As well, the agreement aligns rules of origin for all 15 countries, allowing firms to develop regional production chains. "The RCEP could lead on average to an increase in trade by 10% and incomes by 1%. However, the RCEP would have been even more impactful if it had followed the CPTPP in encouraging electronic commerce and reforming state-owned enterprises," Mr Mattoo acknowledged.

The Asian Development Bank (ADB) agreed, saying that the signing of the RCEP bodes well for strengthening regional supply chains and is a pivotal moment toward building a regional trading bloc on a mammoth scale.

The RCEP is expected to spur renewed momentum for intraregional trade and strengthen value chains among the plus-three countries, as well as between them and other members, the ADB said in a report issued in December.

"While the RCEP is the first free trade agreement covering China, Japan and South Korea at the same time, it bears mentioning that it is also the first to include two of the world's three largest economies," the report noted.

Unlike the CPTPP, the RCEP does not include provisions to harmonise regulatory standards on the environment or labour markets, it added.

In the meantime, Asean countries that have joined the CPTPP can expect additional opportunities. For example, it could help Brunei diversify its economy away from oil and gas. It could allow Singapore to have a local presence in accounting, consulting and engineering in other CPTPP members.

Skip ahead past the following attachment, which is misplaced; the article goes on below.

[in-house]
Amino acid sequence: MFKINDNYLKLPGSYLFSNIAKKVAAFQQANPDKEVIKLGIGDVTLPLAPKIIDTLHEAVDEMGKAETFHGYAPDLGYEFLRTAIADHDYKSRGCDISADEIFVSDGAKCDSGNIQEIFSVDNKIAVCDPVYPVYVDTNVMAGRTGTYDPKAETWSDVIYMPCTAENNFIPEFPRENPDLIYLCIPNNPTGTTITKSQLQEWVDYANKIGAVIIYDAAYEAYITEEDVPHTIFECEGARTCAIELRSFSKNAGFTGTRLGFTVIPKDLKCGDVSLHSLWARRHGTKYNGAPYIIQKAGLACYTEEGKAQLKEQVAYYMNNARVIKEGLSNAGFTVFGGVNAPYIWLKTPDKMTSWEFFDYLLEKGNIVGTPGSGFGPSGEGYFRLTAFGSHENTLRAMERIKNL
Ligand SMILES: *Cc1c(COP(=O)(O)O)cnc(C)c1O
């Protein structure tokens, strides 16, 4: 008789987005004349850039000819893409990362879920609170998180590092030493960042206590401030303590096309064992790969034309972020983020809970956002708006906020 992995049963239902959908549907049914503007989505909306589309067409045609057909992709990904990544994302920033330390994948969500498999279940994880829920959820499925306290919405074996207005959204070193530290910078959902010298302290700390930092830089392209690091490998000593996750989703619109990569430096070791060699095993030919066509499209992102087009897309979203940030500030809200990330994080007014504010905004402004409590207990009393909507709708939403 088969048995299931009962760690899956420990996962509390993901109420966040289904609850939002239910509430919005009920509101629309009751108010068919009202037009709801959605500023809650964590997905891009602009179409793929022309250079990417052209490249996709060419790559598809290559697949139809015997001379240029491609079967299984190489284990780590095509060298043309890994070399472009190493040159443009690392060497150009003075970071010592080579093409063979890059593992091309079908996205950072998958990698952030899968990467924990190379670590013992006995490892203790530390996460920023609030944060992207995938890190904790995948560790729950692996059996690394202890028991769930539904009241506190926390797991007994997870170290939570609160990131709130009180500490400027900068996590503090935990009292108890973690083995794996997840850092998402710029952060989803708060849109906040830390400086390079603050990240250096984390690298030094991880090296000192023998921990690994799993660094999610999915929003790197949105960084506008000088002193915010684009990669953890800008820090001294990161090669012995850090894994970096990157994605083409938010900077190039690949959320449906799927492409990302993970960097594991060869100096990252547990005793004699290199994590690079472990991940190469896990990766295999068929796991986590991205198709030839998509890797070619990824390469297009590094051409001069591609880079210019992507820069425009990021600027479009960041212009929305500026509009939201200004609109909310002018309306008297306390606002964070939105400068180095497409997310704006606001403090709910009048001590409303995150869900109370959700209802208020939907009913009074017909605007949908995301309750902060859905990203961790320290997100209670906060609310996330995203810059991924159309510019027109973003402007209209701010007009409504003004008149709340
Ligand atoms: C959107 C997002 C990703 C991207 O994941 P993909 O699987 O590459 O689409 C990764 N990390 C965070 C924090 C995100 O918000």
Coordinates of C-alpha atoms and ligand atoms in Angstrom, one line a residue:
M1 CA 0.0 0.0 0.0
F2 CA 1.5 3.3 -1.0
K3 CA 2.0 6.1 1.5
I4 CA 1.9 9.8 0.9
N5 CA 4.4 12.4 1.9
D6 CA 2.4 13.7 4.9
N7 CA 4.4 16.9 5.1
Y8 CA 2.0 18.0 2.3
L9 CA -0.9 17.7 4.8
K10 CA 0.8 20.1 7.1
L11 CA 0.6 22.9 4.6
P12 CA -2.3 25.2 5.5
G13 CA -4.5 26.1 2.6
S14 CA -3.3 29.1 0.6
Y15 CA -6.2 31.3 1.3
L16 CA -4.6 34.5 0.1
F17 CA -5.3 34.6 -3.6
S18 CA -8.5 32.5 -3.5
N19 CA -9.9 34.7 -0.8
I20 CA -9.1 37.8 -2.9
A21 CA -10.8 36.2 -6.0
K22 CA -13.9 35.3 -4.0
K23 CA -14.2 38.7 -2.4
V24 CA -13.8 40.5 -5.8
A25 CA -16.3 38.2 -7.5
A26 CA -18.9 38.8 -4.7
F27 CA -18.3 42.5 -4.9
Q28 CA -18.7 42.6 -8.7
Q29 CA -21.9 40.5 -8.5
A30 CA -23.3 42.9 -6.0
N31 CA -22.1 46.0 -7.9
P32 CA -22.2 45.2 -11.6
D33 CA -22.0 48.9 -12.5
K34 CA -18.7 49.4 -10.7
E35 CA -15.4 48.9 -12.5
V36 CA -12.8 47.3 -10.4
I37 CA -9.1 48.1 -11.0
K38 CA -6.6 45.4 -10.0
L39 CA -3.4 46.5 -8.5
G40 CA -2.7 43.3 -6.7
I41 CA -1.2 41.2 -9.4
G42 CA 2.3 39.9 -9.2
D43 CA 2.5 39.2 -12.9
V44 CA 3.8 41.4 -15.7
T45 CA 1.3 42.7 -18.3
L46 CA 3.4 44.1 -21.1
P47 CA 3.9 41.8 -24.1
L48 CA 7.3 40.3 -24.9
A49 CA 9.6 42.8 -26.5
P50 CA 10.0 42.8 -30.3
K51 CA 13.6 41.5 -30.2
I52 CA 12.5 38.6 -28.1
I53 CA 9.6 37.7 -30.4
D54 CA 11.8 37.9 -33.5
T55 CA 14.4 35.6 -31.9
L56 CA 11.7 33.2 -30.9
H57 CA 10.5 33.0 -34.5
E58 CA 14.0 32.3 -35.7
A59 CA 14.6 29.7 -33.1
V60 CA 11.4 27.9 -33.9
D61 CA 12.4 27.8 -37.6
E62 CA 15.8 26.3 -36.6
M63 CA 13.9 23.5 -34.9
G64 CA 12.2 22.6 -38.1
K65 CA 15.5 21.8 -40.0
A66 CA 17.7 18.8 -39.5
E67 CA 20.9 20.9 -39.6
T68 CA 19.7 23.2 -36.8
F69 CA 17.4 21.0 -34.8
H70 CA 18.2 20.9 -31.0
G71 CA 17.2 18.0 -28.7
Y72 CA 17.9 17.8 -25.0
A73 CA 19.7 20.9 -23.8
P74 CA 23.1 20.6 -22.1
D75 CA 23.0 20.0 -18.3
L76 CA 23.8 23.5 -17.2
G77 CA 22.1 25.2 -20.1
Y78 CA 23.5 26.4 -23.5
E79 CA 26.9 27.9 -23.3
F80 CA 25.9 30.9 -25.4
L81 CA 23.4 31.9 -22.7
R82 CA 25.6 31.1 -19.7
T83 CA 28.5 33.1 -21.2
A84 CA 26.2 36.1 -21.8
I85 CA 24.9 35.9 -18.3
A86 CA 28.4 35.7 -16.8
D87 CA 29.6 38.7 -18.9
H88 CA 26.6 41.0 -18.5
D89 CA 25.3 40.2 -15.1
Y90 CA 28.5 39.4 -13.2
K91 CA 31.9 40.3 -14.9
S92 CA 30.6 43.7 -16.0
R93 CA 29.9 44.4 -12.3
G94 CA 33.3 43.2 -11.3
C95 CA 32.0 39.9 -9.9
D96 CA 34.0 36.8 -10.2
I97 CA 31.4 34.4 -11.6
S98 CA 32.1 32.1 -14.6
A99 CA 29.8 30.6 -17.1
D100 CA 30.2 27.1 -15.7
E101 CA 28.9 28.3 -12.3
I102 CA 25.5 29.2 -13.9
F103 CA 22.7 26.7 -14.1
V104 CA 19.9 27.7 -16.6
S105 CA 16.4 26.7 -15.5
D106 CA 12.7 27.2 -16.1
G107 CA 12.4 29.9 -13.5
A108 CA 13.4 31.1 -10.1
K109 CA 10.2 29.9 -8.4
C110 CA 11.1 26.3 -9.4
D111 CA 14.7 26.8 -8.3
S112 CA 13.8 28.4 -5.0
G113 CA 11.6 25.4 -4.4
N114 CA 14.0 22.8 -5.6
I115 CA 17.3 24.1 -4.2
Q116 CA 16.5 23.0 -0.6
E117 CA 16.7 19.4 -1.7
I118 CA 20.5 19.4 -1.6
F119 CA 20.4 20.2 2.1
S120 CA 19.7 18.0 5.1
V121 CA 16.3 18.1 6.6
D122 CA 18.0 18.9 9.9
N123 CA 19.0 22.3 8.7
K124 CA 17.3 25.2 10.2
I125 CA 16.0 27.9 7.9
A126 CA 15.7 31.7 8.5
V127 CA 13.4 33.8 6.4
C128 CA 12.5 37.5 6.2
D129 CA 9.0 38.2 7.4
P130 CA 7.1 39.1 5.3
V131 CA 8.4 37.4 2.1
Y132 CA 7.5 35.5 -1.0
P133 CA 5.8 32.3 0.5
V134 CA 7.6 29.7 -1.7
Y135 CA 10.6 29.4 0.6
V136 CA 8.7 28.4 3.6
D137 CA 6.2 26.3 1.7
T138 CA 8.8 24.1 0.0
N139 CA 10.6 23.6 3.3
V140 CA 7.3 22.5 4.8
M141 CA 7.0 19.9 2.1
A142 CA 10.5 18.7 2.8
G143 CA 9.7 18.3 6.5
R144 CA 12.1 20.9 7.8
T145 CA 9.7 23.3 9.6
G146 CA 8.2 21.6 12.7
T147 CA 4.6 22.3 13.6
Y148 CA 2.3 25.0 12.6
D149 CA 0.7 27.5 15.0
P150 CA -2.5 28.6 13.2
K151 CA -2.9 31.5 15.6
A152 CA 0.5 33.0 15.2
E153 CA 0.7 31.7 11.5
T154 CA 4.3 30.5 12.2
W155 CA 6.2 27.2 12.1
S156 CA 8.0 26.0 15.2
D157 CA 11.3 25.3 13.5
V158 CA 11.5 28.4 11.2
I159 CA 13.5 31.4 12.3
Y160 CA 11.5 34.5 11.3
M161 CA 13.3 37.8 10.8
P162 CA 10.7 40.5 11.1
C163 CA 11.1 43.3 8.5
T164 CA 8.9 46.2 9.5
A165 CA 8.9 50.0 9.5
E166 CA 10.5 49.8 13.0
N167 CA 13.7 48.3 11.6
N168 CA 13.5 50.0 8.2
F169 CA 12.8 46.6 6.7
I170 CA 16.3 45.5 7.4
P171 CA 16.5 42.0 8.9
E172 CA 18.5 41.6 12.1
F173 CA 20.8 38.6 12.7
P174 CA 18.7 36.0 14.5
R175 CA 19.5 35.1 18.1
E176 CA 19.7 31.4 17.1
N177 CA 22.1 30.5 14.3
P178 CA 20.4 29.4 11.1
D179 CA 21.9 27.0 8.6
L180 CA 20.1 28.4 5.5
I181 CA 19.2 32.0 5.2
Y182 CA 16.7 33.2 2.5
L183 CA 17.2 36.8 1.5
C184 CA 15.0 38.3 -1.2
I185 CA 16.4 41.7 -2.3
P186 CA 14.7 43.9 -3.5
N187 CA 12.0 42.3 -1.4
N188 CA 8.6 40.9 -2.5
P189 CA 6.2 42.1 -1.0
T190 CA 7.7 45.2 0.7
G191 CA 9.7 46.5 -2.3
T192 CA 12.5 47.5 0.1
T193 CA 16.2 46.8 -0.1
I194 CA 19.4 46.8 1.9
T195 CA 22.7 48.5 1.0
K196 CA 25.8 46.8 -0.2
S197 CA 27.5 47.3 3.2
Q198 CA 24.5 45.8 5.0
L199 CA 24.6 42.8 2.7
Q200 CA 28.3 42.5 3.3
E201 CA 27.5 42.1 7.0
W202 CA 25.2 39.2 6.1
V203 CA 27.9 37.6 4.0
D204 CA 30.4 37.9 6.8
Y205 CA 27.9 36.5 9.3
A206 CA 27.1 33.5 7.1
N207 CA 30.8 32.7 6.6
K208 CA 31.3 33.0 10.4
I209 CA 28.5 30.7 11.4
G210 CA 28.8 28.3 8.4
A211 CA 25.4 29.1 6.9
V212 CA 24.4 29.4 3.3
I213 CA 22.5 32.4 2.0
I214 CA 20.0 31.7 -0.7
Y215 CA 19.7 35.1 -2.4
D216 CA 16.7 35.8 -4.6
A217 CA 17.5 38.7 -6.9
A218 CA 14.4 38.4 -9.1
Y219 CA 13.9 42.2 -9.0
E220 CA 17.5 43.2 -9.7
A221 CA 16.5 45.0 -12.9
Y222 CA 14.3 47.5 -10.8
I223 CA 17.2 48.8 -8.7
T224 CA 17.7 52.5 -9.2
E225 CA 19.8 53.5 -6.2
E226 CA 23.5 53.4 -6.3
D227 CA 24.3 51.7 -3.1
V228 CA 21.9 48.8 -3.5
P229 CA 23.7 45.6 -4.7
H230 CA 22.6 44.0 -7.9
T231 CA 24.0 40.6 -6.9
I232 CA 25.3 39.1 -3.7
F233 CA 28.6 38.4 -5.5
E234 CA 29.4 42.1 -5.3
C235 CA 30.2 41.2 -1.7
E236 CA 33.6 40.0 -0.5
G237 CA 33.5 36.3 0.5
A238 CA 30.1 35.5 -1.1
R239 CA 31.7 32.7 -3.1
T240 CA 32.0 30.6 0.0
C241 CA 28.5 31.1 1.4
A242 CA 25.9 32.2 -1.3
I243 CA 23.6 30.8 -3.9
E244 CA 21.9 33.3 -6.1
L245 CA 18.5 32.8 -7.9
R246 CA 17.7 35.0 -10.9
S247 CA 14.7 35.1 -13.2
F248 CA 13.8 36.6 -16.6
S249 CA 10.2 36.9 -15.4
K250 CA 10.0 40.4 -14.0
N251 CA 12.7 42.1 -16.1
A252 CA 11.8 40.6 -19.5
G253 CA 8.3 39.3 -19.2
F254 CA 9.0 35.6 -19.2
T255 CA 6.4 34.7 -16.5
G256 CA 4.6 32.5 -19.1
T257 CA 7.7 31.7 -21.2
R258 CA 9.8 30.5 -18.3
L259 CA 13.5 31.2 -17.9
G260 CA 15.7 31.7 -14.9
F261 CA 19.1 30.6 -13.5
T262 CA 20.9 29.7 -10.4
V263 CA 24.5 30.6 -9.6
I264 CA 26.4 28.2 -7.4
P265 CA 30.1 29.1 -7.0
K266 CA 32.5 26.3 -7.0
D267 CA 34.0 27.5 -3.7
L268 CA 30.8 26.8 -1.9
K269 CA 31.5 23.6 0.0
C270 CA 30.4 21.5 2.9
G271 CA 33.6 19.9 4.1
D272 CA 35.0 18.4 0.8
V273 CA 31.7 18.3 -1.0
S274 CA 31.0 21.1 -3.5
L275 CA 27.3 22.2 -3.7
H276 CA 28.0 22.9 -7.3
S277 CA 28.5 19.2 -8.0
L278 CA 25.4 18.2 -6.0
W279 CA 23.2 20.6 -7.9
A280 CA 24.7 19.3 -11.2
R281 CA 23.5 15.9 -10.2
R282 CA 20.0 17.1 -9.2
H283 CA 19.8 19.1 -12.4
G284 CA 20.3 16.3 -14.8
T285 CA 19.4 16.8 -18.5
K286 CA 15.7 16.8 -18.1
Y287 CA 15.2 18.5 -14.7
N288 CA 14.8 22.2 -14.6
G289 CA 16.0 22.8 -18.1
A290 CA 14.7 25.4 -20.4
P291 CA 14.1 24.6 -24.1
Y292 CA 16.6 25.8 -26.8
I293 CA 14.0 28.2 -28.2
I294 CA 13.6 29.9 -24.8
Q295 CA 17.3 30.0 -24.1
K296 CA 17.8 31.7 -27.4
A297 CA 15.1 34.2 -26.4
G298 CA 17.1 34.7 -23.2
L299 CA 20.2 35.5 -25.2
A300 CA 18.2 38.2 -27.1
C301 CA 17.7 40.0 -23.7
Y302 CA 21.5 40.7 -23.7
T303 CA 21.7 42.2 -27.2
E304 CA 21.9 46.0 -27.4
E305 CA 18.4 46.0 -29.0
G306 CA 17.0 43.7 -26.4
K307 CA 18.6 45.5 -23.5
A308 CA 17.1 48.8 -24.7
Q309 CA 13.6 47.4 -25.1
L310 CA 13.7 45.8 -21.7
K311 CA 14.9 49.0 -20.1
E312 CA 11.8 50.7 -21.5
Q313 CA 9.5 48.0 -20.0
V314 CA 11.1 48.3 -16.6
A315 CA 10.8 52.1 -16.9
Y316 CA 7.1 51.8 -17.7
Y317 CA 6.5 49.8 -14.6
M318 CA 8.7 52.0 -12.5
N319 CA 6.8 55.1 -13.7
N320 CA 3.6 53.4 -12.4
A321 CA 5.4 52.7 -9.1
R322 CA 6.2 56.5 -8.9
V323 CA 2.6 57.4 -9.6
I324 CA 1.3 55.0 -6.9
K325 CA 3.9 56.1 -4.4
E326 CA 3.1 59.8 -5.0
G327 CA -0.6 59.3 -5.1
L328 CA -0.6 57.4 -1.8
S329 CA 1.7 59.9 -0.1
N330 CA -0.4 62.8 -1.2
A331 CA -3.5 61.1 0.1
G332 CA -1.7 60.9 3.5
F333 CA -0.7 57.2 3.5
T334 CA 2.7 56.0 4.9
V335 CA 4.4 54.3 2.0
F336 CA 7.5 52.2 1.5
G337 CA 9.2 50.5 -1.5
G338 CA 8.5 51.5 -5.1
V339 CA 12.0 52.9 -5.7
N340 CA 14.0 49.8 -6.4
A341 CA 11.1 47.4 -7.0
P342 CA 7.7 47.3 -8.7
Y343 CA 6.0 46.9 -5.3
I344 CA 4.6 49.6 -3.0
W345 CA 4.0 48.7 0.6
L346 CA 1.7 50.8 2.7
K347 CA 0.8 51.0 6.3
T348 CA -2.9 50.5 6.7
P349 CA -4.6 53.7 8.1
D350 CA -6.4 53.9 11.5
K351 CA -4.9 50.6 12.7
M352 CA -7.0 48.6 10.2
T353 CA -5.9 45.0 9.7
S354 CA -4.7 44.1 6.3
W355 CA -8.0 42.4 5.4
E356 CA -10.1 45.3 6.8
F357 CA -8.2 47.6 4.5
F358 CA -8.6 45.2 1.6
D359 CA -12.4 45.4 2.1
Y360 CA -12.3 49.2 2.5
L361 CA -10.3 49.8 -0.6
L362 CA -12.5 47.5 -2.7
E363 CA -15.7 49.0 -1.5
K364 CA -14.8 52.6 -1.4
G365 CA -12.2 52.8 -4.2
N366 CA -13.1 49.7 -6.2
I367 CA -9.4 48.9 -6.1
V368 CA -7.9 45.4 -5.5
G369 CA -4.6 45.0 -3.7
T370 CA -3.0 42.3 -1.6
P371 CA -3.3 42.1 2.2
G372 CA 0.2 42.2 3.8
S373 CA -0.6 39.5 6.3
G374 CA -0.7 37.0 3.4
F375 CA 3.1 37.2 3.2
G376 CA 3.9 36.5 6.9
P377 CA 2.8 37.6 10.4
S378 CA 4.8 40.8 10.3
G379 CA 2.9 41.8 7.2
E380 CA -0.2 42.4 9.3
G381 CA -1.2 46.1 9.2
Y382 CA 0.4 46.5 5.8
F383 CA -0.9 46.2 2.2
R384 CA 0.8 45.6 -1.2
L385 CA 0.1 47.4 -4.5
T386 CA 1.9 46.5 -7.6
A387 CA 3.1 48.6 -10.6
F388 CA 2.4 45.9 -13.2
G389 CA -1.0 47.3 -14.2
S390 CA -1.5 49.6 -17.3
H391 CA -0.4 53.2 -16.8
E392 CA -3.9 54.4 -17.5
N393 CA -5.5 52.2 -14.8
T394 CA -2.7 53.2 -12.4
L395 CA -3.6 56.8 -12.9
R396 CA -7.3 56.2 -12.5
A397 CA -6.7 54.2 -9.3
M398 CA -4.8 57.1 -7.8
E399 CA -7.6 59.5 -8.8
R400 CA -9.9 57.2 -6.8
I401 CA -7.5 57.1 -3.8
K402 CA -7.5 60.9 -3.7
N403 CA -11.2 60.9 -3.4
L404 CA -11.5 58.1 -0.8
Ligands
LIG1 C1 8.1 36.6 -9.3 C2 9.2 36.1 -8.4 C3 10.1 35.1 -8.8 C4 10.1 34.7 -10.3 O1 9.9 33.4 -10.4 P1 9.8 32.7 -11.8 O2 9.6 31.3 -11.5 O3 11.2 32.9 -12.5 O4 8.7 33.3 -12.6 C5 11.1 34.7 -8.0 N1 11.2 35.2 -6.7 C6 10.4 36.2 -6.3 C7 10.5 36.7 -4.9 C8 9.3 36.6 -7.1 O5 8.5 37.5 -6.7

For Vietnam, it would bring footwear, textiles and electronic products to Canada, Mexico and Peru, with which it has had limited trade relations so far. Malaysia could also gain from the expansion of its export market, having a positive impact on employment.

The ADB cited a study by the Peterson Institute for International Economics, which estimated economic gains for the global economy from the combination of the CPTPP and the RCEP, using a computable general equilibrium model. In a business-as-usual scenario that assumed a return to a pre-trade war path, they added the CPTPP and RCEP agreements in sequence, estimating their respective incremental effects.

According to economists Peter Petri and Michael Plummer, the authors of the study, the CPTPP is projected to increase real income worldwide by $147 billion by 2030 and the RCEP could add $186 billion to this gain.

"The potential benefits from the two mega-regional trade agreements for Asia (including non-members) far exceed gains the agreements are expected to generate in the rest of the world," the ADB report acknowledged.

The bank also noted that traditional economic modelling exercises forecast that RCEP members, particularly the plus-three countries, will gain the most from the RCEP. The outsize gains for China, Japan and South Korea reflect their sheer economic size and comparative advantage in higher-end, richer value-added segments of industrial production.

"However, other economies also gain significantly from larger regional trade, stronger regional value-chain links and the opening of more opportunities for foreign investment," the report noted. "As well as reaping benefits from deeper regional economic integration, members could take the regional trading bloc as a springboard to deepen economic reforms and improve their industries' competitiveness."

Standard Chartered, in a December 2020 report, also pointed out that the RCEP is a good deal for Japan. "The free-trade agreement will benefit Japan, which does not have bilateral FTAs with China and (South) Korea," the UK-based banking group said.

The agreement will eliminate tariffs on 86% of industrial goods exported from Japan to China, benefiting Japanese exporters such as auto-parts suppliers. Politically sensitive agricultural products were exempted from the deal, it added.